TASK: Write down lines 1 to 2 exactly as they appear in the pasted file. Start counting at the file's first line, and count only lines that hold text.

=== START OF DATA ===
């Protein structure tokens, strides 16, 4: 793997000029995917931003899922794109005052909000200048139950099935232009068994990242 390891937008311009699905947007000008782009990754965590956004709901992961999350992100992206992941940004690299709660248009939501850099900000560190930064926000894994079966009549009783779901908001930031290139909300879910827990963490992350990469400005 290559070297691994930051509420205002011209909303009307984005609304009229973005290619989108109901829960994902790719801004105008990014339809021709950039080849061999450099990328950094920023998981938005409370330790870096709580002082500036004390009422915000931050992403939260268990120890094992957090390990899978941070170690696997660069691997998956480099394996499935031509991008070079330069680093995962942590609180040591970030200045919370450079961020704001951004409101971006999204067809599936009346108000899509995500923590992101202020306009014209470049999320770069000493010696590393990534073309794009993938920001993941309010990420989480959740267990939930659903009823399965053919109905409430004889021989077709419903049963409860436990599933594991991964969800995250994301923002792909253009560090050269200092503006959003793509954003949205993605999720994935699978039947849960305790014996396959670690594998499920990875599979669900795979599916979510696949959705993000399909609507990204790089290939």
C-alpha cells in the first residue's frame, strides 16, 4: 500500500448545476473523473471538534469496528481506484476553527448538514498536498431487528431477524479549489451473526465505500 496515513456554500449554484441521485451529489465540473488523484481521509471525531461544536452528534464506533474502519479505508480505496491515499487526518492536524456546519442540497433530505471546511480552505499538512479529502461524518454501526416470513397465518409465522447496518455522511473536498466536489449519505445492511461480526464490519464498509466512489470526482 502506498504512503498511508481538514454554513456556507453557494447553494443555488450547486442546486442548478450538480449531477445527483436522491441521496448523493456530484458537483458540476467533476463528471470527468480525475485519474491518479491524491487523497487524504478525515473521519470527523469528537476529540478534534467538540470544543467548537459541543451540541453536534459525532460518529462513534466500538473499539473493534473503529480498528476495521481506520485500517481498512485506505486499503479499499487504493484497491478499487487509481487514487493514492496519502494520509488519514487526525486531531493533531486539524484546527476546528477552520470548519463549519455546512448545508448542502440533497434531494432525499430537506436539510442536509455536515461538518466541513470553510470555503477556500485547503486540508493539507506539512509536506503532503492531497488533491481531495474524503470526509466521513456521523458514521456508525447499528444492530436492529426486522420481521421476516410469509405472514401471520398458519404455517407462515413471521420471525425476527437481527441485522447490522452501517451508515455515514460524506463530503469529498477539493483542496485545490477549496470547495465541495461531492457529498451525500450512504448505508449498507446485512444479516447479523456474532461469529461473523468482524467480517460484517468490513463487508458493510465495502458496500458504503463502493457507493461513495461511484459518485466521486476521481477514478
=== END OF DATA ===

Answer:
């Protein structure tokens, strides 16, 4: 793997000029995917931003899922794109005052909000200048139950099935232009068994990242 390891937008311009699905947007000008782009990754965590956004709901992961999350992100992206992941940004690299709660248009939501850099900000560190930064926000894994079966009549009783779901908001930031290139909300879910827990963490992350990469400005 290559070297691994930051509420205002011209909303009307984005609304009229973005290619989108109901829960994902790719801004105008990014339809021709950039080849061999450099990328950094920023998981938005409370330790870096709580002082500036004390009422915000931050992403939260268990120890094992957090390990899978941070170690696997660069691997998956480099394996499935031509991008070079330069680093995962942590609180040591970030200045919370450079961020704001951004409101971006999204067809599936009346108000899509995500923590992101202020306009014209470049999320770069000493010696590393990534073309794009993938920001993941309010990420989480959740267990939930659903009823399965053919109905409430004889021989077709419903049963409860436990599933594991991964969800995250994301923002792909253009560090050269200092503006959003793509954003949205993605999720994935699978039947849960305790014996396959670690594998499920990875599979669900795979599916979510696949959705993000399909609507990204790089290939």
C-alpha cells in the first residue's frame, strides 16, 4: 500500500448545476473523473471538534469496528481506484476553527448538514498536498431487528431477524479549489451473526465505500 496515513456554500449554484441521485451529489465540473488523484481521509471525531461544536452528534464506533474502519479505508480505496491515499487526518492536524456546519442540497433530505471546511480552505499538512479529502461524518454501526416470513397465518409465522447496518455522511473536498466536489449519505445492511461480526464490519464498509466512489470526482 502506498504512503498511508481538514454554513456556507453557494447553494443555488450547486442546486442548478450538480449531477445527483436522491441521496448523493456530484458537483458540476467533476463528471470527468480525475485519474491518479491524491487523497487524504478525515473521519470527523469528537476529540478534534467538540470544543467548537459541543451540541453536534459525532460518529462513534466500538473499539473493534473503529480498528476495521481506520485500517481498512485506505486499503479499499487504493484497491478499487487509481487514487493514492496519502494520509488519514487526525486531531493533531486539524484546527476546528477552520470548519463549519455546512448545508448542502440533497434531494432525499430537506436539510442536509455536515461538518466541513470553510470555503477556500485547503486540508493539507506539512509536506503532503492531497488533491481531495474524503470526509466521513456521523458514521456508525447499528444492530436492529426486522420481521421476516410469509405472514401471520398458519404455517407462515413471521420471525425476527437481527441485522447490522452501517451508515455515514460524506463530503469529498477539493483542496485545490477549496470547495465541495461531492457529498451525500450512504448505508449498507446485512444479516447479523456474532461469529461473523468482524467480517460484517468490513463487508458493510465495502458496500458504503463502493457507493461513495461511484459518485466521486476521481477514478